Words With: Shaun Brown on CBS’ ‘The Great Indoors’ & Beyond

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Growing up in a military family, Shaun Brown’s parents weren’t exactly jumping for joy when he made the decision to pursue acting.

“My Dad was in the military and my Mom was a doctor so for them, they’re very conservative. They would say, ‘You’re going to be a heart surgeon; look at those heart surgeon fingers,’” Shaun told me.

After performing in a school production of “West Side Story” and seeing “Hairspray” on Broadway, he said to his parents, “This is what I want to do.” Despite their opposition, Shaun stuck to his aspirations and, years later, the family is all-in.

Immersed in the acting game, Shaun has one of those faces that make you say, “Hey, I know that guy!” From “True Blood” to “Newsroom” and “Grimm,” Shaun has been in your living room at one point or another. Now you can find him acting alongside Joel McHale on CBS’ hilarious new comedy, “The Great Indoors,” portraying Mason, your sterotypical millennial. The show follows a reporter for an outdoor magazine who must adapt to the times when he becomes the desk-bound boss to a group of millennials in the digital department of the publication. Although the show is your typical sitcom format, the story is a great commentary on pop culture and our dependency on social media.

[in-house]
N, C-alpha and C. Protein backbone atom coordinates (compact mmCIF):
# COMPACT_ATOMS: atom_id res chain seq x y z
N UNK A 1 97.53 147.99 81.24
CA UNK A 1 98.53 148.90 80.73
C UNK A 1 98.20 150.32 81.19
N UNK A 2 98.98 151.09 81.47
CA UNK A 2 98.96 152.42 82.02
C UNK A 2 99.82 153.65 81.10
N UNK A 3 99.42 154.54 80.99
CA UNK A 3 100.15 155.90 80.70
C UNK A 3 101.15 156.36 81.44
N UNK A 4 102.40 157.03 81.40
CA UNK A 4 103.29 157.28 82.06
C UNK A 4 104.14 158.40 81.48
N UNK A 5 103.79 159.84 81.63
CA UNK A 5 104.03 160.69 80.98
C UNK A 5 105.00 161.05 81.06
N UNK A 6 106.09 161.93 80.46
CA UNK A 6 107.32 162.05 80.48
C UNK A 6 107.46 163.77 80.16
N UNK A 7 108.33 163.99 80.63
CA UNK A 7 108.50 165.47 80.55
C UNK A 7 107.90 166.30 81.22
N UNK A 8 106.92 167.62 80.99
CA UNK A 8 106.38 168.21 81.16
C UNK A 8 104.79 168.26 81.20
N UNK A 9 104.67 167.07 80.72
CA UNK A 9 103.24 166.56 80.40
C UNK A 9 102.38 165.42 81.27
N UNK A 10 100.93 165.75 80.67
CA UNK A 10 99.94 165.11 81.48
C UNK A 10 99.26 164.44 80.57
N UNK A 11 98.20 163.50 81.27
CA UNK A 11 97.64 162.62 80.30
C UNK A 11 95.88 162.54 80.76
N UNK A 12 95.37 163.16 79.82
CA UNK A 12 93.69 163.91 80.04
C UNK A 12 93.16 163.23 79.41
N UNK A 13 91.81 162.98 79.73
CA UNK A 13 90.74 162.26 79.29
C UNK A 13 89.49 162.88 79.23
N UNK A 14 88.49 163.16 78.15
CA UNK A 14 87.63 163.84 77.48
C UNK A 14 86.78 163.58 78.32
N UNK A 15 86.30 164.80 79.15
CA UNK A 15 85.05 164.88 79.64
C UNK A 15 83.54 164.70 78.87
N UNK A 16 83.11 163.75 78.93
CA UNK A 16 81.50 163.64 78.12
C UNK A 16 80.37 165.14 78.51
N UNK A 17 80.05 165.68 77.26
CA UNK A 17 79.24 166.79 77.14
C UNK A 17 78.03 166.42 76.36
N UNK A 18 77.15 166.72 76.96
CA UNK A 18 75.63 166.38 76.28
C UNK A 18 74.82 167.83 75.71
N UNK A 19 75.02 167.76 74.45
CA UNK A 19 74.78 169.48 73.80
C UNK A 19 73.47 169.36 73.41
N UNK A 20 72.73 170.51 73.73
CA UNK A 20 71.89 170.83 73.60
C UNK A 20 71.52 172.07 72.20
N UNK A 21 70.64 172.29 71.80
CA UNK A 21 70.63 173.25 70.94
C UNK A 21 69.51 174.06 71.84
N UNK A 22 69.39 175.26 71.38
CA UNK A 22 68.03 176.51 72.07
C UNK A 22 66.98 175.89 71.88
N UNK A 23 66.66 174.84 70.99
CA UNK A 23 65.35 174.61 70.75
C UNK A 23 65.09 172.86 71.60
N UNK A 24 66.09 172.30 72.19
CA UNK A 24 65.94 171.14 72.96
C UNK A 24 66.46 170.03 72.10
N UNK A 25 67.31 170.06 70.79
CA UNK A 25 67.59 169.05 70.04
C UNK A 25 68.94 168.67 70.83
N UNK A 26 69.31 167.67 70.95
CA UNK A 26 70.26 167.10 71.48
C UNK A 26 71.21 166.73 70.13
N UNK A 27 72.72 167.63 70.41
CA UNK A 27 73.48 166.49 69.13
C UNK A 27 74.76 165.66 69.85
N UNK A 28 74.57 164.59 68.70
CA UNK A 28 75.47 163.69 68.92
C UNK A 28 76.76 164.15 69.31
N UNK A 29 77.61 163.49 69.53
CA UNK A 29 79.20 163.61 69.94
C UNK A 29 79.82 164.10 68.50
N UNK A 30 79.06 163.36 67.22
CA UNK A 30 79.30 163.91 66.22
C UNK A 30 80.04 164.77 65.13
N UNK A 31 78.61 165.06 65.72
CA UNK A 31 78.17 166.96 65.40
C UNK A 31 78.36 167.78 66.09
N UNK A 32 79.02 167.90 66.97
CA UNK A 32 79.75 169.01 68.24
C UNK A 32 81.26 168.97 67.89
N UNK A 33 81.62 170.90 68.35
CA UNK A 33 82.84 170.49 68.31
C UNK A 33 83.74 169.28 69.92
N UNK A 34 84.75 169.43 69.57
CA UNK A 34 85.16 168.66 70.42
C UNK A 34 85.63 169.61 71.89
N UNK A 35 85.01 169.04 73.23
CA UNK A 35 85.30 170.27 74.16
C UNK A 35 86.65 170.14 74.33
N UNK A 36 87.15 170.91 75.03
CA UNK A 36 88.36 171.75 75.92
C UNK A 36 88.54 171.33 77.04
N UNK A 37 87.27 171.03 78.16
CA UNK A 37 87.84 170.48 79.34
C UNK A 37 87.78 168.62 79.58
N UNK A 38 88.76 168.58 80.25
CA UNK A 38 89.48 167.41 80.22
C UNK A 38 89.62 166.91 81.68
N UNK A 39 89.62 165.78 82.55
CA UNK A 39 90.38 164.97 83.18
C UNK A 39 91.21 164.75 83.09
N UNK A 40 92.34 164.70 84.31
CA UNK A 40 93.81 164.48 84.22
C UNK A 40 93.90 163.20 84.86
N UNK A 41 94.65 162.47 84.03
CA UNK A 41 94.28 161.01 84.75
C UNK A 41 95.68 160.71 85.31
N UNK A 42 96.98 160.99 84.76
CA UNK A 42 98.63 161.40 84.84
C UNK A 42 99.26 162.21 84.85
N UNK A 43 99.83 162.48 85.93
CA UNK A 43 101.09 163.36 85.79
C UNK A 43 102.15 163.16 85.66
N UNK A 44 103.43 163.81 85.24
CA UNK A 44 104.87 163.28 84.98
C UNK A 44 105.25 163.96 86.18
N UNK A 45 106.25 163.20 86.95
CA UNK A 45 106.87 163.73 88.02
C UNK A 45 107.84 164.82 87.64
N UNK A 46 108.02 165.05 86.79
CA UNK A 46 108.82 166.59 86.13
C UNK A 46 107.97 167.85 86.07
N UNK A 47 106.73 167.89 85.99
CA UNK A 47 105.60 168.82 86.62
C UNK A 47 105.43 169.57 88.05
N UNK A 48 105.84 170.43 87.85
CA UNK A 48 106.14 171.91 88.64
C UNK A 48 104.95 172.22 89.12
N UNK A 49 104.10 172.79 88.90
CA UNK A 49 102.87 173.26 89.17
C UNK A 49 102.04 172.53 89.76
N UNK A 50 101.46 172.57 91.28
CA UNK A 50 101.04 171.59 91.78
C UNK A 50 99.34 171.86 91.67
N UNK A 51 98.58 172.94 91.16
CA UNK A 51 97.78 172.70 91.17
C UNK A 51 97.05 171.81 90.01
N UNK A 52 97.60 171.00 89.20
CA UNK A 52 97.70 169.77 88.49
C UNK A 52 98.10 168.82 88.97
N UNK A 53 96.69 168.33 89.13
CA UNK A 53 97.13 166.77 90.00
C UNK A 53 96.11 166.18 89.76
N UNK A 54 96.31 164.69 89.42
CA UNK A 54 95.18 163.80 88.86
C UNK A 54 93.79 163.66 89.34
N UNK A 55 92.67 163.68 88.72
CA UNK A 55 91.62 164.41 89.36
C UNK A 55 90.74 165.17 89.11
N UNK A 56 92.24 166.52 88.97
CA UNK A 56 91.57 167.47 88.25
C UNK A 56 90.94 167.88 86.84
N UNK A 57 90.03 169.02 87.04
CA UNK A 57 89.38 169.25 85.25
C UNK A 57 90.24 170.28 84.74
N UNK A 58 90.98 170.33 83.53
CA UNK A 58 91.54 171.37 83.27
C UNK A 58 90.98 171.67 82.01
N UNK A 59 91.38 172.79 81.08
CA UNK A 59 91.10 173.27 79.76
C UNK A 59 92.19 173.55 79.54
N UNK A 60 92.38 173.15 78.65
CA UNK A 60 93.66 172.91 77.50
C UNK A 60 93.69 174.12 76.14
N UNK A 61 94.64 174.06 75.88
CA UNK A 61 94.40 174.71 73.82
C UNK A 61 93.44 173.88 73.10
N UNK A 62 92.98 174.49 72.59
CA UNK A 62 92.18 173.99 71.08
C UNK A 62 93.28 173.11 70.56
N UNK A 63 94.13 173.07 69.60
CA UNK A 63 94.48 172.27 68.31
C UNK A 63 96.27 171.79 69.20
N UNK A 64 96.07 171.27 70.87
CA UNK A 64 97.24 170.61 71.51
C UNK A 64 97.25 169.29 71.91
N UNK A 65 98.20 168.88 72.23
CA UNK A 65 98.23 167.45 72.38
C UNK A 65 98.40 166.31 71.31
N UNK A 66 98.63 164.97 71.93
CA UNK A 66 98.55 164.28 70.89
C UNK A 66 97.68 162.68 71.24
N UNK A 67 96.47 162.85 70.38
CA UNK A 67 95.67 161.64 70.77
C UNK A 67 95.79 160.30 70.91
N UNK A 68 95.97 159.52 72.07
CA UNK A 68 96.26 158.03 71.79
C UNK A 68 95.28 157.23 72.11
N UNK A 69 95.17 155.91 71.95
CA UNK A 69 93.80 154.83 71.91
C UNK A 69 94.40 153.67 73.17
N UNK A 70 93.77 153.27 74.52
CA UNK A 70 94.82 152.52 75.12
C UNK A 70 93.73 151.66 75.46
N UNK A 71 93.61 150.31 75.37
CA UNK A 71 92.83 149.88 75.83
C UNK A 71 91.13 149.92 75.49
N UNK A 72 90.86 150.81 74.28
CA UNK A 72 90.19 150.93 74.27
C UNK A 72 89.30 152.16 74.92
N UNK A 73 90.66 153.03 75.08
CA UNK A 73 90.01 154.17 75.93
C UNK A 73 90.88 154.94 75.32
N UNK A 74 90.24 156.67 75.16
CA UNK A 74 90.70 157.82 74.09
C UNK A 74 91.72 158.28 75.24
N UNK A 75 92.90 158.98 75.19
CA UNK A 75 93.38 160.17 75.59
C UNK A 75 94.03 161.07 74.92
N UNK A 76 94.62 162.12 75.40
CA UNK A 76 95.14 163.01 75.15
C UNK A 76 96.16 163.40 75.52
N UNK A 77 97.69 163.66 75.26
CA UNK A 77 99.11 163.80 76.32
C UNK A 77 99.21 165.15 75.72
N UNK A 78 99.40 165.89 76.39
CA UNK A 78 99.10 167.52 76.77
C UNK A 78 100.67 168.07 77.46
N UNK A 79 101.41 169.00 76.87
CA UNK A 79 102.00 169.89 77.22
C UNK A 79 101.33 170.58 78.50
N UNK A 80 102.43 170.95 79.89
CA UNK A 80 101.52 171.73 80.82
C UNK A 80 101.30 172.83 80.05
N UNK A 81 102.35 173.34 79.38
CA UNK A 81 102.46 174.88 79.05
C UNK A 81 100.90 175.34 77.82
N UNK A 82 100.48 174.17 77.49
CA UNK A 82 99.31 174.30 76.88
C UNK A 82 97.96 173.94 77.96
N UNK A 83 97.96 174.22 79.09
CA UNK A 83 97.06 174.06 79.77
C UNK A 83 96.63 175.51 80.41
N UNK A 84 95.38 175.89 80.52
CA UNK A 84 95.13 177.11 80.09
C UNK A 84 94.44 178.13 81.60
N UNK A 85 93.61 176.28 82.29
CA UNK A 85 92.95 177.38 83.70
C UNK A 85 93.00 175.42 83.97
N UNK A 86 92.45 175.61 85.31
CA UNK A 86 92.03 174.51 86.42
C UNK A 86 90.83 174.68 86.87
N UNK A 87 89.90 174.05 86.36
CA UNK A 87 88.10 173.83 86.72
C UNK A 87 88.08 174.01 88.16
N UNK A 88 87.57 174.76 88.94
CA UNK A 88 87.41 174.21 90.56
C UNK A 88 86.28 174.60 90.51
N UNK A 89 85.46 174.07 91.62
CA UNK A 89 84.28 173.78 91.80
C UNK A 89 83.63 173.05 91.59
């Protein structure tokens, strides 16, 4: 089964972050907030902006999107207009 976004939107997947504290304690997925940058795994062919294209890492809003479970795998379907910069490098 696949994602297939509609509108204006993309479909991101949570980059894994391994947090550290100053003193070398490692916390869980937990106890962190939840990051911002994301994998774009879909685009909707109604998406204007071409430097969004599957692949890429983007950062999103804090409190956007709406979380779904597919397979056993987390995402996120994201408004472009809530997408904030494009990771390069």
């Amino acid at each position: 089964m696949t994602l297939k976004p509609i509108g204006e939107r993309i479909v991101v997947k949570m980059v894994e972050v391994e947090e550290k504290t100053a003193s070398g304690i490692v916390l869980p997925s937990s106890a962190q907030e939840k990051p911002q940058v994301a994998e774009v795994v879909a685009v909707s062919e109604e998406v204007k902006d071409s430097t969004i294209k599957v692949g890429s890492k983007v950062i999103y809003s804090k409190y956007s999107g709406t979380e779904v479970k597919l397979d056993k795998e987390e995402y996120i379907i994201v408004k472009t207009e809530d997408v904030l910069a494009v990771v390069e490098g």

In addition to “The Great Indoors,” Shaun can be seen on the big screen this March in “Wilson” opposite Woody Harrelson and in the independent feature, “Heart, Baby.

Shaun dropped by our LATF offices…

“The Great Indoors” seems to be the perfect sitcom for your personality. Tell me about the process of booking the show.

You audition, then you test, then you test again and you hope everyone signs off on you. I had tested for 10 pilots in the past 2 1/2 years and I thought, “OK I’m just going to be that guy who tests for everything.” The casting director brought me in for “The Great Indoors” pilot and it was by the same creators who I tested for last year. I was up for two other shows and they actually fell through! It’s so corny but it was such a divine lottery situation where I just lucked out.

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You must have a lot of fun on set. How is it working with Joel McHale?

Joel is the sweetest douche bag you’ll ever meet. (laughs) I tell him! He’s one of those guys who teases and is dry and sarcastic but it’s because he cares. He’s very much a collaborative, hard-working guy. When you feel like you want to complain you look at Joel and think, well he’s the #1 on the call sheet and he doesn’t complain, I can’t complain! He wants it to be the best show it can be. It creates a really fun work environment.